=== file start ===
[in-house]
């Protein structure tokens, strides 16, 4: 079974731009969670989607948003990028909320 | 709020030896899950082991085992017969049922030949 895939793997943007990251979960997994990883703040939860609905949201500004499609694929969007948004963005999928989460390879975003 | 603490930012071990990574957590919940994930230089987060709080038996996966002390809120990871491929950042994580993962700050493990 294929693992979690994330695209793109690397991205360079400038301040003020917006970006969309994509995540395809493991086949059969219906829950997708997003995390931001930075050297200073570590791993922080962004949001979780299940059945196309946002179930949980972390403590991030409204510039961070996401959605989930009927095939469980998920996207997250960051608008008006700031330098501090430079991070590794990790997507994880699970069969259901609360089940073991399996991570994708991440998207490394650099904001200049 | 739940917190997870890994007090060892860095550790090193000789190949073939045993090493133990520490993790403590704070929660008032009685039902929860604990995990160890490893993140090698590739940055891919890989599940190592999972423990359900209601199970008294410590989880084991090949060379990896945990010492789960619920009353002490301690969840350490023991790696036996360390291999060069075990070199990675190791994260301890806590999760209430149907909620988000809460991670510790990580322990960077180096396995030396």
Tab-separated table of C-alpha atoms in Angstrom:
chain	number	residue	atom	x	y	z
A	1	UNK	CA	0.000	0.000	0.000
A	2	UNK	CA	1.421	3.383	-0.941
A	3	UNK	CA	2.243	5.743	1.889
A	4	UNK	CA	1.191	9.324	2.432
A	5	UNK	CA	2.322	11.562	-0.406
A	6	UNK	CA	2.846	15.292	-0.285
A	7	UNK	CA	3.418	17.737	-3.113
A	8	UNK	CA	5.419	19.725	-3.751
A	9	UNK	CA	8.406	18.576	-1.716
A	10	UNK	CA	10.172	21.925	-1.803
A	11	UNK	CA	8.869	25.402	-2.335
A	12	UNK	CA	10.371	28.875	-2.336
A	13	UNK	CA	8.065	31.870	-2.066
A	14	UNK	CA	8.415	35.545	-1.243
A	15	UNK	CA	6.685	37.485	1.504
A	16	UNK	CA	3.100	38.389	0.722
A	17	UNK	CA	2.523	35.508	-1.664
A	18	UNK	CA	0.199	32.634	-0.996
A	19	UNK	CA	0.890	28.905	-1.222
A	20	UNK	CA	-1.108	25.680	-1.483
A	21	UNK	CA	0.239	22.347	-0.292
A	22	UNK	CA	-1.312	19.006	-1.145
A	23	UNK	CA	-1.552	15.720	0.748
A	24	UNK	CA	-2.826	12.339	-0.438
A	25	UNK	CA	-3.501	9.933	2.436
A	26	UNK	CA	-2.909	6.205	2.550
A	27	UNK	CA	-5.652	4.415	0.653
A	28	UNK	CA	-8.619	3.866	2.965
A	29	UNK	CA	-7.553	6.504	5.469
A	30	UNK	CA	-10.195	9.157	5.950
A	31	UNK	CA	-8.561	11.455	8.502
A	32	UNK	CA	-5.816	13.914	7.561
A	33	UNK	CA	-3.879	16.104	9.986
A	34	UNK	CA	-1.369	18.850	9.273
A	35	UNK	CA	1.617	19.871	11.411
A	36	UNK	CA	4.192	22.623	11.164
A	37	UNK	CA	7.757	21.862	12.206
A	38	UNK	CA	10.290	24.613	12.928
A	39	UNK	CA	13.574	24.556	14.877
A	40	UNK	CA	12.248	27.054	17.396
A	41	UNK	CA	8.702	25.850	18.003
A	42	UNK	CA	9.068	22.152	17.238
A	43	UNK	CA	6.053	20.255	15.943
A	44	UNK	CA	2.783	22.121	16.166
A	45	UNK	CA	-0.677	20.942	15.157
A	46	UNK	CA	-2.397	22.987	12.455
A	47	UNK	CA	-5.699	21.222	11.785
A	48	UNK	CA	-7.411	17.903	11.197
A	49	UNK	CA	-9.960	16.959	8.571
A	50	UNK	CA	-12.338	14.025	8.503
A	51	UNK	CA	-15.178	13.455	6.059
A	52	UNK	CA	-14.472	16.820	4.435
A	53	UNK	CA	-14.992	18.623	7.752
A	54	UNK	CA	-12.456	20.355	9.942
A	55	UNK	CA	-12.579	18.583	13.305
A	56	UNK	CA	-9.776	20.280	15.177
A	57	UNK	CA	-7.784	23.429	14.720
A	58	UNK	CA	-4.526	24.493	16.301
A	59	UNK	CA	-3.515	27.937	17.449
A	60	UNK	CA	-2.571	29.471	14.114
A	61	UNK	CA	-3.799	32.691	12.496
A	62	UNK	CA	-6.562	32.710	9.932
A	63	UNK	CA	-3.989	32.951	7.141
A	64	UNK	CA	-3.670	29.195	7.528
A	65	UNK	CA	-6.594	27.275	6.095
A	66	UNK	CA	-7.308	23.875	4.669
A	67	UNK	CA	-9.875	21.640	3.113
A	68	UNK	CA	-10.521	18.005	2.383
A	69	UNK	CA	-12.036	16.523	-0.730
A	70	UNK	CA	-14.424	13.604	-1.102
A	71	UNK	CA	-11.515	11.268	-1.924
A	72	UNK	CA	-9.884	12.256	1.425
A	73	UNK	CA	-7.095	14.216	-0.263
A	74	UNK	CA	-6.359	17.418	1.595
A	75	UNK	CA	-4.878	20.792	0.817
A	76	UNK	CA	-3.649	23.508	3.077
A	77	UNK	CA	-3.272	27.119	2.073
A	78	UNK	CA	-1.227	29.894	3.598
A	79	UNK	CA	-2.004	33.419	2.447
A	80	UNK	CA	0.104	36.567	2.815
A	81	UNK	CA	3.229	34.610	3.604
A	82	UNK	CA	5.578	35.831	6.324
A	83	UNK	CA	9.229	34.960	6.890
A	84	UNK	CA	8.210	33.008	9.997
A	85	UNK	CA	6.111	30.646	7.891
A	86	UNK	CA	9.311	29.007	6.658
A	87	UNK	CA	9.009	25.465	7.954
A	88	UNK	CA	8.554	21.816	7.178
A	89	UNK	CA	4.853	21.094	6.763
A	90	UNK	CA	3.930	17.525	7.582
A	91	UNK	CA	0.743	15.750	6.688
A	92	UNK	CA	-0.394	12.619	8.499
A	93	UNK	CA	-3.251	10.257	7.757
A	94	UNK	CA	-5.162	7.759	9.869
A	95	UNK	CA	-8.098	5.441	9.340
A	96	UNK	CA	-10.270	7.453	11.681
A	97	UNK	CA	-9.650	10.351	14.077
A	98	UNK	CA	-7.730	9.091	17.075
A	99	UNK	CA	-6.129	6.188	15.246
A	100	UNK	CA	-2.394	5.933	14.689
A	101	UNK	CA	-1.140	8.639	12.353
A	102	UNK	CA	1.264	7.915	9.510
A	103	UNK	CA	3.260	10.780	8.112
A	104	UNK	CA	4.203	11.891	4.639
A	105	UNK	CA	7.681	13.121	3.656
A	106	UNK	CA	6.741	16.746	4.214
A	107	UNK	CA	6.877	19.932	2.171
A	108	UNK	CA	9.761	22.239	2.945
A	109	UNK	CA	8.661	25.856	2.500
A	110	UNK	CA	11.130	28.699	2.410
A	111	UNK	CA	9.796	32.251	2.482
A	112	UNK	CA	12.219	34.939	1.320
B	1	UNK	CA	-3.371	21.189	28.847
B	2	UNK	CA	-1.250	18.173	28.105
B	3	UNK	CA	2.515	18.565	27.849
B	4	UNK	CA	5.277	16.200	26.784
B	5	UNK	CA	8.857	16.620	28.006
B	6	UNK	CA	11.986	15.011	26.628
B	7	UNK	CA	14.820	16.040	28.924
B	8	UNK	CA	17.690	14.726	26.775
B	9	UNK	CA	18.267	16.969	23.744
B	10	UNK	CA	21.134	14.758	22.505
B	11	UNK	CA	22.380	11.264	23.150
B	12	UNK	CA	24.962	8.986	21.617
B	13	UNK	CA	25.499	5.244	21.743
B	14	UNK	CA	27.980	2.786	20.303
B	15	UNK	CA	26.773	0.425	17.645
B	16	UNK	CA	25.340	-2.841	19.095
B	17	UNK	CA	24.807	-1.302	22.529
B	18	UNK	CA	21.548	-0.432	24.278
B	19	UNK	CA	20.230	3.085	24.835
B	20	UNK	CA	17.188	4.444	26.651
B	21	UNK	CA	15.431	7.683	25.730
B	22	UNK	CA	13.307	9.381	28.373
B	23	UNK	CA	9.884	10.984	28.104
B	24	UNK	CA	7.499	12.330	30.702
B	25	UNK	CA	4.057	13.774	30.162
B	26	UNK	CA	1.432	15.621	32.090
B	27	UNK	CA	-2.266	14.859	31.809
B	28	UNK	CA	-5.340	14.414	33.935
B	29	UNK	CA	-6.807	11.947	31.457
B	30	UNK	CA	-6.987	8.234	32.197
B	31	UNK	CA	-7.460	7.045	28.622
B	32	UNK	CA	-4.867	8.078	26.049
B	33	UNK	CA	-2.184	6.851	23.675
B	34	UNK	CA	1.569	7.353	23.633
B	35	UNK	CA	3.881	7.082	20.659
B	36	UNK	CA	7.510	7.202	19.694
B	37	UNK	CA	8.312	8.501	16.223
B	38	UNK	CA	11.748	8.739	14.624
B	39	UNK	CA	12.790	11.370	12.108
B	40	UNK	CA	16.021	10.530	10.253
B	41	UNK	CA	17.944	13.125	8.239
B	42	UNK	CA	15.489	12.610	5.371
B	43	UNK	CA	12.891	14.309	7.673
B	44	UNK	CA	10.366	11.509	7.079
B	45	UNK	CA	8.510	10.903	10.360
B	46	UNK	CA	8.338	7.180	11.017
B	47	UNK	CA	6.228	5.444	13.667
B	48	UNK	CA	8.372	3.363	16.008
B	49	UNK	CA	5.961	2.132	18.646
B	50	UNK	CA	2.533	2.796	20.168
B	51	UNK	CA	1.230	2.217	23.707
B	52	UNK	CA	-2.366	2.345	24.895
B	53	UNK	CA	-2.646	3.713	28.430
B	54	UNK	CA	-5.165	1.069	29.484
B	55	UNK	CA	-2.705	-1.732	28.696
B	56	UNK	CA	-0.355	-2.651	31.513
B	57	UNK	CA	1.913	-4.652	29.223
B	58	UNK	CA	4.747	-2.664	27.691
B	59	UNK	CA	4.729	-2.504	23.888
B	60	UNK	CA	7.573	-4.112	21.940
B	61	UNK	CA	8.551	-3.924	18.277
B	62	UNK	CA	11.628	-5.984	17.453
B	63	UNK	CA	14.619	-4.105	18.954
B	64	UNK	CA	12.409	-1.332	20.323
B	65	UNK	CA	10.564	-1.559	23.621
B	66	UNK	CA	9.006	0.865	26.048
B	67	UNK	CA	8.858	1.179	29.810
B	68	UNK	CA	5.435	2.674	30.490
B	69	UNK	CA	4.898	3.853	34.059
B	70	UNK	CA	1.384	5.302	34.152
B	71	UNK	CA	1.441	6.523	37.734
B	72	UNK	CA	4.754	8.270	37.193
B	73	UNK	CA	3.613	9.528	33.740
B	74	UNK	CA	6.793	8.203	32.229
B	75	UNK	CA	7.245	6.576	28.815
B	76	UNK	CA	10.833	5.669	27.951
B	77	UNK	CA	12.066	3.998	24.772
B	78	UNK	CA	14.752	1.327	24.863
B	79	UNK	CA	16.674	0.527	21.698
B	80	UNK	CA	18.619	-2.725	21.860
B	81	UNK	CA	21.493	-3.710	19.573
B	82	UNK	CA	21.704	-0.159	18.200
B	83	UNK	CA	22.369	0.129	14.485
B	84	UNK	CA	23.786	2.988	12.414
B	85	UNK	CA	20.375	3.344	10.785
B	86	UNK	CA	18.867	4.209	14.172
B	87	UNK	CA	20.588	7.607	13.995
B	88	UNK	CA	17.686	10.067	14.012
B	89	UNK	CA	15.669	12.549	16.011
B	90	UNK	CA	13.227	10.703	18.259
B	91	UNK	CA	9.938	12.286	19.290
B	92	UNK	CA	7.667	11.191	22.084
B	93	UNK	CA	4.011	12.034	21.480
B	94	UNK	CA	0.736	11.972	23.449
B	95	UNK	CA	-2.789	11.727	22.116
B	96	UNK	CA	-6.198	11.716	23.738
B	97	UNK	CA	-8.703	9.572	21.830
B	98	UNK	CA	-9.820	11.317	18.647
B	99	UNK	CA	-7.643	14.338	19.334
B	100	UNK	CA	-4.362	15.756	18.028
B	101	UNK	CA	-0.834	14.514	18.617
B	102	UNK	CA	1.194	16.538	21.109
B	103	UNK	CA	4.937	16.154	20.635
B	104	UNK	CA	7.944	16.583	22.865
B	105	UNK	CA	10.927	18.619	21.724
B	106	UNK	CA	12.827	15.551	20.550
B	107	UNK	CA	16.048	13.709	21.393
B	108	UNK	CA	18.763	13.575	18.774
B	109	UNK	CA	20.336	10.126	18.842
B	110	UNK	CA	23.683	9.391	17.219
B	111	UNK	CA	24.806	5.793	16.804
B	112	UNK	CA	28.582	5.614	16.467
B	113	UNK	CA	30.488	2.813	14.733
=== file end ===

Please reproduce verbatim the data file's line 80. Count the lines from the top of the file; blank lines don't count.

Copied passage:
A	76	UNK	CA	-3.649	23.508	3.077